New Times / Letters to the Editor
Ease up on the frats
Doug Walby - Escondido -
Brought the family up for Thanksgiving week and found a copy of New Times lying around the pool, so I thought I’d give it a read. Jeez, you guys have really gotten yourselves worked up over this silly frat party thing, haven’t you (“Hosed,” Nov. 28)?
Bad judgment? Bad taste? Yes, and yes; it’s a frat house, not Dear Abby. So, what exactly are the standards these days for getting together a few dozen, or maybe a hundred or so drunken college kids, presumably many of whom are below the legal drinking age to begin with?
Take a look at some of the decisions corporate America and our government have put forth as examples over the last few decades, and you’ll see that making bad decisions is an American tradition, so why set the bar so high for a bunch of college students? I’m not saying the frat made a good choice with their party theme, but I’m a bit surprised at the intensity of the reactions I read in your paper. In addition to learning their chosen fields of study, college students have been known to party and act like idiots from time to time, and somehow the university system of the entire nation has been able to survive this heinous breach of ethics over the years.
Don't bring Morro Bay more animosity
Melody DeMeritt - former city council member, Morro Bay -
How can I count the lies on a recent flyer sent to Morro Bay residents?
Lie No. 1: Who voted to raise your sewer bill? Janice Peters and her majority on City Council back in 2007 voted to raise your sewer bill by 5 percent every January, with no end in sight!
And what did we get for those higher sewer rates for the last six years? Nothing but overpaid consultants.
Lie No. 2: Jamie Irons never “demanded that the Coastal Commission deny our planned sewer plant.” Fact, Coastal Commission staff had already written a scathing negative report about our consultant and staff plans to build new infrastructure next to the ocean, even with predicted sea level rise.
Lie No. 3: This flyer uses the logo for the Tribune (did they ask the newspaper for permission to use their logo?). Please remember that the Tribune recently published its own editorial supporting Jamie Irons and telling people to not sign the recall petitions.
Question: Why did the flyer give an Atascadero phone number should I want more false information? Why don’t they give a Morro Bay number?
Finally, the San Luis Obispo County clerk in charge of elections confirmed that this recall election could not take place until after March 7—likely even later. Jamie Irons must face re-election in our June primary, and we can vote him out then.
Don’t sign the petition and bring even more animosity and heartache to our lovely city. Let this rest and vote in June.
Stop bickering, and fight fracking together
Melanie and Robert Sachs - San Luis Obispo -
I read with bewilderment and incredulity the recent article about the escalating legal battle over the Paso Robles Groundwater Basin (“Let the lawsuits begin!” Nov. 28). Not that this is not an important issue to resolve; I would like to step back a bit and offer a different perspective.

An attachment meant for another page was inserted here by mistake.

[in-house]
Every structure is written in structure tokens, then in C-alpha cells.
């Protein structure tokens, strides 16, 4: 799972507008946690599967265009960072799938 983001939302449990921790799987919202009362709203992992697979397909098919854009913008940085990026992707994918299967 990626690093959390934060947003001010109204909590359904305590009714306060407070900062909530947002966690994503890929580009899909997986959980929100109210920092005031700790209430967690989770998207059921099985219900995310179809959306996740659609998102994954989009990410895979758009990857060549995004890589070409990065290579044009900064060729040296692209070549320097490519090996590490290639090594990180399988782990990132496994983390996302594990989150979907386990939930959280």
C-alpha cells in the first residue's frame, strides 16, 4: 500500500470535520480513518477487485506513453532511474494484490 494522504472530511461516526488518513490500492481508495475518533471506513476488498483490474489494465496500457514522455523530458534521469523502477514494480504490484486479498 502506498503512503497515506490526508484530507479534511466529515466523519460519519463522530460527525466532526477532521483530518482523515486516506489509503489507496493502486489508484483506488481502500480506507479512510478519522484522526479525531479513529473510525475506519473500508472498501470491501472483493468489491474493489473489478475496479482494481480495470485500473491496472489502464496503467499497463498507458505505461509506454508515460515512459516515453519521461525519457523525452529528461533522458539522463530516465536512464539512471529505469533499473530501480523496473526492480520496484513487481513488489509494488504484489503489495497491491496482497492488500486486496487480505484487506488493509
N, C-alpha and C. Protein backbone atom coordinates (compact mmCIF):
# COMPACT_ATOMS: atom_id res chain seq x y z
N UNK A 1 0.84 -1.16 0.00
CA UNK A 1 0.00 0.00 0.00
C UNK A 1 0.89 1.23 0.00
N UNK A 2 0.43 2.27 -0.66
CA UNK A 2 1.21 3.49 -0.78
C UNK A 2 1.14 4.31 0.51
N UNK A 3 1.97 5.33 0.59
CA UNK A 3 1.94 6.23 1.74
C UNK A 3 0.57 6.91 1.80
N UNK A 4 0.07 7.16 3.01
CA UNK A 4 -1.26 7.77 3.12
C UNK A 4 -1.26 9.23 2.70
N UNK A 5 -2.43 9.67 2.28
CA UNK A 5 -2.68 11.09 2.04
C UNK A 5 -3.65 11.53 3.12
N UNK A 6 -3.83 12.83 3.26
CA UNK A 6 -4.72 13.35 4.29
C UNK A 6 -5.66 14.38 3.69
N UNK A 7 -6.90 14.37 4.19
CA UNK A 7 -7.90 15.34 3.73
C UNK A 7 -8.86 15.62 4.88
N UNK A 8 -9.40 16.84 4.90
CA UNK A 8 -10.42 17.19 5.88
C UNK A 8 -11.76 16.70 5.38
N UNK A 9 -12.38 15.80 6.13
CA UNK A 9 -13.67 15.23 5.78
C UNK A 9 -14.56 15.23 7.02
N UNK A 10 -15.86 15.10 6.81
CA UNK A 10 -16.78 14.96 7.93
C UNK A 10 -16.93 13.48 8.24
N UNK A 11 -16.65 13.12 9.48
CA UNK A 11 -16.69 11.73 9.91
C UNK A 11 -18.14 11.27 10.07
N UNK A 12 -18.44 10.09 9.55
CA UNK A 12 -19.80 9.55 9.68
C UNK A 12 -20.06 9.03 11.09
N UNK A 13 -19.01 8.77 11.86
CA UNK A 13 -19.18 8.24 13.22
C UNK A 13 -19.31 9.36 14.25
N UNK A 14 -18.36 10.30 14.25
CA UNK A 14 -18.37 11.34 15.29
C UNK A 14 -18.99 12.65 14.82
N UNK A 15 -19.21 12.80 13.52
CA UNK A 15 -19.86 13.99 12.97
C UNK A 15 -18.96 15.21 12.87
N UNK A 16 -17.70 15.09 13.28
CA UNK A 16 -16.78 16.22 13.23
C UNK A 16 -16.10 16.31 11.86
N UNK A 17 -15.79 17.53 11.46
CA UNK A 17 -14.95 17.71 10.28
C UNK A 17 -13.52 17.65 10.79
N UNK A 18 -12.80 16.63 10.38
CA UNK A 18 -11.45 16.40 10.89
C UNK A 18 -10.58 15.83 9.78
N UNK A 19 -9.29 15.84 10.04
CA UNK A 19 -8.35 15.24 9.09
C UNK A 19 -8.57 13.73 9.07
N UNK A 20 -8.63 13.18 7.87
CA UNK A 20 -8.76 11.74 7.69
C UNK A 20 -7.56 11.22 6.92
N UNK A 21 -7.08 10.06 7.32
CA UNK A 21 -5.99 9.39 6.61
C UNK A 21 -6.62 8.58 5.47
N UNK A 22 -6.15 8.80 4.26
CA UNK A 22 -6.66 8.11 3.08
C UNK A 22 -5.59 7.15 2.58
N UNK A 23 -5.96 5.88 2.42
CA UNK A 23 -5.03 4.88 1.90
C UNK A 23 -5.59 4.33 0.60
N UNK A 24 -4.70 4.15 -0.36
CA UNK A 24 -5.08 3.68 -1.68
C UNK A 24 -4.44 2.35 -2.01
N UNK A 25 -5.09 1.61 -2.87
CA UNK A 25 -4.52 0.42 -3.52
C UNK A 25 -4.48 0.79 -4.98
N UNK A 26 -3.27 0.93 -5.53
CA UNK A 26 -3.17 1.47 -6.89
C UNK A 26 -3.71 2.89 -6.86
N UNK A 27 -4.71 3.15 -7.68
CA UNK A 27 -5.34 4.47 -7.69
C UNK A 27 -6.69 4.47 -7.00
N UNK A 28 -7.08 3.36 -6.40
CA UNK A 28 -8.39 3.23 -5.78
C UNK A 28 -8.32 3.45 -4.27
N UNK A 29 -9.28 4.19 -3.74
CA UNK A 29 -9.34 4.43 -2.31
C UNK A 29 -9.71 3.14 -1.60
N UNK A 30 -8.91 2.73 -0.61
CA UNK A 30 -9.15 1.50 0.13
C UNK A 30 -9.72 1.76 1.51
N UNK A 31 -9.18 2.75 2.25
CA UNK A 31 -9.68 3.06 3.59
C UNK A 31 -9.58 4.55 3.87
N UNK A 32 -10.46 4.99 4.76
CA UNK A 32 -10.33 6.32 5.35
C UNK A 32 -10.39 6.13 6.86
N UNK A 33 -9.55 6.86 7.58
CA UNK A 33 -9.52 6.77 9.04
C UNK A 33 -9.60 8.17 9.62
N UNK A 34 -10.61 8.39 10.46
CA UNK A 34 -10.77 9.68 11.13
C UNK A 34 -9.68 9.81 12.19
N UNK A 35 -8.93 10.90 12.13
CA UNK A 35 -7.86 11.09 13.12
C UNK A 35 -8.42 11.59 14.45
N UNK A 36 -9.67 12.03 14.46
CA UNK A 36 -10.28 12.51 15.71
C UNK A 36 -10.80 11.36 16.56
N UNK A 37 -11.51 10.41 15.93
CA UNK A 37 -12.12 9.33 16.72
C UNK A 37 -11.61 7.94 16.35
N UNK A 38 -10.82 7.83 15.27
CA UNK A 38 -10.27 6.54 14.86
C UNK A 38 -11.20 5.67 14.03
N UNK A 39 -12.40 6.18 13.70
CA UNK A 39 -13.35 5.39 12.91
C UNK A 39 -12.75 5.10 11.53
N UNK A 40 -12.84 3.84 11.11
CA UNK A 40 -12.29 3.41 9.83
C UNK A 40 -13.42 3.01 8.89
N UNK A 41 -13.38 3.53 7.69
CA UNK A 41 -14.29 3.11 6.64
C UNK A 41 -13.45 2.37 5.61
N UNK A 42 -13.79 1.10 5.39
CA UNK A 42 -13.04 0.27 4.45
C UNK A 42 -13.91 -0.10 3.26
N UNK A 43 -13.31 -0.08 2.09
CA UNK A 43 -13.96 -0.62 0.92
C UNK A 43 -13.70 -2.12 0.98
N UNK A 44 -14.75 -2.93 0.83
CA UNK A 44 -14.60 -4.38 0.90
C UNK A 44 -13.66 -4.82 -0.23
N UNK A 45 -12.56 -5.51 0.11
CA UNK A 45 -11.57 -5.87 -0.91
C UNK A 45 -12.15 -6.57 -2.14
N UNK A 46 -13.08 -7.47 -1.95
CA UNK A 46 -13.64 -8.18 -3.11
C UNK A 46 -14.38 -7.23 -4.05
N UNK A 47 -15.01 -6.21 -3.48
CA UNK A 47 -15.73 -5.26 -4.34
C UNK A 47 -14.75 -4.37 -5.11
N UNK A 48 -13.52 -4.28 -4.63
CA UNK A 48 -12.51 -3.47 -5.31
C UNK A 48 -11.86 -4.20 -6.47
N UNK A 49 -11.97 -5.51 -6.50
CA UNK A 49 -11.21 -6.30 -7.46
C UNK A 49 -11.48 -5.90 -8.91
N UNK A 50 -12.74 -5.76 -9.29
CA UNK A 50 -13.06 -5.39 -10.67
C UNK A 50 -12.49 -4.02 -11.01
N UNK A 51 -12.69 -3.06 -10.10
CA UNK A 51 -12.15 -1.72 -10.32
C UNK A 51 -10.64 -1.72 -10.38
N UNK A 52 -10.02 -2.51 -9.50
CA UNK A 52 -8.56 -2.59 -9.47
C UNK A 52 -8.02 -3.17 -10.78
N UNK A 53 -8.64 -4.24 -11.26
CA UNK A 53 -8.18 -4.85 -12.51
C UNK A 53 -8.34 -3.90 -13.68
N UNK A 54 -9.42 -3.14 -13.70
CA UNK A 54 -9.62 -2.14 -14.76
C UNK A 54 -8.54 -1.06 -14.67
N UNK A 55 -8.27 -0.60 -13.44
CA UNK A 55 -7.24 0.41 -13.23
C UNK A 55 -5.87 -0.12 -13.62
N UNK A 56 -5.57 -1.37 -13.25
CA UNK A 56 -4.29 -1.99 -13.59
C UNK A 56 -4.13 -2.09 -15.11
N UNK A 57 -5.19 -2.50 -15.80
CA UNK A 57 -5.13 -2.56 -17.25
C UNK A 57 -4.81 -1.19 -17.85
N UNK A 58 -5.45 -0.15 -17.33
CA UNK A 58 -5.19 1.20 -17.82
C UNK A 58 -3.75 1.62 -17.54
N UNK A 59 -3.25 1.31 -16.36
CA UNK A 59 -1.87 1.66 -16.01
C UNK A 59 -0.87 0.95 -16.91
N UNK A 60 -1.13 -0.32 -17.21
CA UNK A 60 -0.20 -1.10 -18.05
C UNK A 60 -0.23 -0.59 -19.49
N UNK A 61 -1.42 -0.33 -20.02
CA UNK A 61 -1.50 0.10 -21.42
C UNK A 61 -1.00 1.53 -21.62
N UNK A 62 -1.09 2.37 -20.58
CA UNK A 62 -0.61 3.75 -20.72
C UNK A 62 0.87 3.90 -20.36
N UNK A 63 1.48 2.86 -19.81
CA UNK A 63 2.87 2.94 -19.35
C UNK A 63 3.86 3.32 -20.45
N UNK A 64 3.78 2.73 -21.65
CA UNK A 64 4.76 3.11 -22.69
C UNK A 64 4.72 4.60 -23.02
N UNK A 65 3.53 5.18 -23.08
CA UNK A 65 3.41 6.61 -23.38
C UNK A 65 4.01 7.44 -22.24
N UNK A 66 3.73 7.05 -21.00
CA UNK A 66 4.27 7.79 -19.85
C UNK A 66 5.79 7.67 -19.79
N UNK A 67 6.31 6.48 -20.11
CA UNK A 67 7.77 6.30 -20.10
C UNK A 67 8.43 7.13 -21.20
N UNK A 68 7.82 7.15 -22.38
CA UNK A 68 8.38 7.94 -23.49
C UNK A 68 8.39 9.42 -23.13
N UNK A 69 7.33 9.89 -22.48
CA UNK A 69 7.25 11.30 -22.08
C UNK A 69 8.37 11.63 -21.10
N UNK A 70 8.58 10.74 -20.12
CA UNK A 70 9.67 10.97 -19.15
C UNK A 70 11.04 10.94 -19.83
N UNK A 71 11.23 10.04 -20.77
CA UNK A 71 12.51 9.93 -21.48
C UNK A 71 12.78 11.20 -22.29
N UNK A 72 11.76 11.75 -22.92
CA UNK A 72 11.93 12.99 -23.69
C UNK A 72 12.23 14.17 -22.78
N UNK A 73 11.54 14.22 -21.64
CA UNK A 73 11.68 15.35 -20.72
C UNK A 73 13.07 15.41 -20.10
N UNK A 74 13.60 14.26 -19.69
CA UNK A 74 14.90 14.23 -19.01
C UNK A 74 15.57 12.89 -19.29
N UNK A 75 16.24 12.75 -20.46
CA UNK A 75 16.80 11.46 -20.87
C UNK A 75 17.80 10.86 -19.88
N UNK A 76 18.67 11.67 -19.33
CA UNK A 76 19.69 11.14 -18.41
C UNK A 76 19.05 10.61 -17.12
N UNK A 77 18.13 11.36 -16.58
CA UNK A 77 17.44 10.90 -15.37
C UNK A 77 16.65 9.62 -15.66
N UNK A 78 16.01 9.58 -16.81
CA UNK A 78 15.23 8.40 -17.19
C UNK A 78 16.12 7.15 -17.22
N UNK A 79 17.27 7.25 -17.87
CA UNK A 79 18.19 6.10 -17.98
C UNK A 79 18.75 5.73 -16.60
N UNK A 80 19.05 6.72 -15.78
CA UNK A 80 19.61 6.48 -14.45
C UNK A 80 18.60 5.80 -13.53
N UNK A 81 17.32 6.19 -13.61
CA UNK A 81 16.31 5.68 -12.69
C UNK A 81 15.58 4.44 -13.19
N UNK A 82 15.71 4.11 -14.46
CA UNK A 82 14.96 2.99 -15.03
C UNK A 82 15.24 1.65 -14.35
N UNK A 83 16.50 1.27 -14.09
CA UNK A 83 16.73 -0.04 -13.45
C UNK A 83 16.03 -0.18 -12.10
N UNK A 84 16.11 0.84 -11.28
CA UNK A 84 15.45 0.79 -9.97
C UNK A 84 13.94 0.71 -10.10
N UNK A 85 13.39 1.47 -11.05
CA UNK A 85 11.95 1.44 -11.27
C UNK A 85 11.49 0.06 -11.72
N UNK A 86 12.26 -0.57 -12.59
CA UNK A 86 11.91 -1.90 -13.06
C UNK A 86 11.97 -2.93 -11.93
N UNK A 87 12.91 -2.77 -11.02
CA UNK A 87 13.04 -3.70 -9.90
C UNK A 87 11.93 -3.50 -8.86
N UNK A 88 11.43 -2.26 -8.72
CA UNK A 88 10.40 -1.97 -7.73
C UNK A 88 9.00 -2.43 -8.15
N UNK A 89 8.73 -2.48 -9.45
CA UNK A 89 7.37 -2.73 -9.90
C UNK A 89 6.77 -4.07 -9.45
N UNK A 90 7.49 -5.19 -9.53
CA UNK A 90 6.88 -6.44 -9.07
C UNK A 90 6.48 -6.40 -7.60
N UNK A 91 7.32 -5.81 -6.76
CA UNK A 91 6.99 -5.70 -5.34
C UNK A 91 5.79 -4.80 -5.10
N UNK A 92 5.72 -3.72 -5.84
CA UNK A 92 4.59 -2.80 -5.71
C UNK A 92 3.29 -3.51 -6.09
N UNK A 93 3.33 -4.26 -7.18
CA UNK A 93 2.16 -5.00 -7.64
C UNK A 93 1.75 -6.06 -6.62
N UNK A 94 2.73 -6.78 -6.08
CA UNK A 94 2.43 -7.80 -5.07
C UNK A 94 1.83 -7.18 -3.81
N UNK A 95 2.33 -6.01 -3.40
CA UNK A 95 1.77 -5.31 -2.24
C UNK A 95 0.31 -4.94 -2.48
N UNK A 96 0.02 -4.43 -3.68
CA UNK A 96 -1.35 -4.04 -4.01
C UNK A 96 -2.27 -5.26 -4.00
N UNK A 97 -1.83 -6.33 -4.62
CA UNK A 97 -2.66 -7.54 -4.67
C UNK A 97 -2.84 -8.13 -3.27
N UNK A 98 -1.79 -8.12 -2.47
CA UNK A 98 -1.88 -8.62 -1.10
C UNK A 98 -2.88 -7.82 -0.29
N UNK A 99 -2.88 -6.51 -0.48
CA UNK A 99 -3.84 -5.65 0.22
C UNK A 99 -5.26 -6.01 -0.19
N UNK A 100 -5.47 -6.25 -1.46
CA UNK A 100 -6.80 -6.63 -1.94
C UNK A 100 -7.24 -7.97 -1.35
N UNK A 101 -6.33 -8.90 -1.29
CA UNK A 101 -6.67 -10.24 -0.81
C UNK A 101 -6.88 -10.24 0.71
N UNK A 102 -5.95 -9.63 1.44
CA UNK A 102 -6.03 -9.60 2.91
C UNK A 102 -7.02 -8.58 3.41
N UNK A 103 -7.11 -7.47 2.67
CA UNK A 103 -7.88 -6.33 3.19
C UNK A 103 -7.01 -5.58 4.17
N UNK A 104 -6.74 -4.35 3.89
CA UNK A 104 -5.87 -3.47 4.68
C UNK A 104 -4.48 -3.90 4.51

Regardless of whether you want the Central Coast to be engulfed in grape vines or see the value in plant and livestock bio-diversity, both sides hold to a vision of the Central Coast as an agricultural region that encourages a healthy lifestyle and is a magnet for tourism. This vision will be decimated if the Monterey shale fields are fracked. The risk of poisoned groundwater, petrochemical-rich air pollution, and the “promise” of millions of jobs leading to more housing, malls, and development will suck up the precious water and turn the Central Coast into urban paved-over jungle where no self-respecting wine grape, cow, or carrot will want to live, let alone thrive.
Get it straight, folks. The oil companies love you bickering. So long as you squabble and cannot come to some accord, your eyes are off the ball and blind to the big picture. Frackers and their vision of corporate profits will rule the day as they slip in the back door and take it all—in which case both your arguments are moot. You both lose—in which case we all lose.
It is time to come together and come up with a vision that works to make the groundwater basin sustainable. And a good part of this becomes achievable if you realize who the biggest enemy to you both is. If you join the many concerned citizens on the Central Coast who want to ban fracking, perhaps you will also find many intelligent supportive citizens who can help in coming up with the creative solution you need to help maintain one of the most beautiful, livable spots in America, if not the world.
I've got a site idea
B.E. "Billie" Jones - San Luis Obispo -
Looking at all the facts will show that the existing location behind Cuesta College is the best location for Morro Bay’s new sewer treatment plant. Please consider this, Mr. John Rickenbach. There is enough acreage surrounding the Men’s Colony treatment plant to install a solar field that will accomplish a positive result for all concerned. It could furnish enough energy to service the needs of all the following:
1) The entire city of Morro Bay
2) Cuesta College
3) Camp San Luis
4) the county school building
5) Dairy Creek Golf Course
6) El Chorro Regional Park
7) California Men’s Colony
8) both men’s and women’s county jails
PG&E could use this new source of power to offset their loss of the Morro Bay generation plant. Cuesta College could use the solar field as a working laboratory for their new renewable energy education center. Please consider battery energy storage packs, and all of the above-named benefactors’ electric bills will be net zero.
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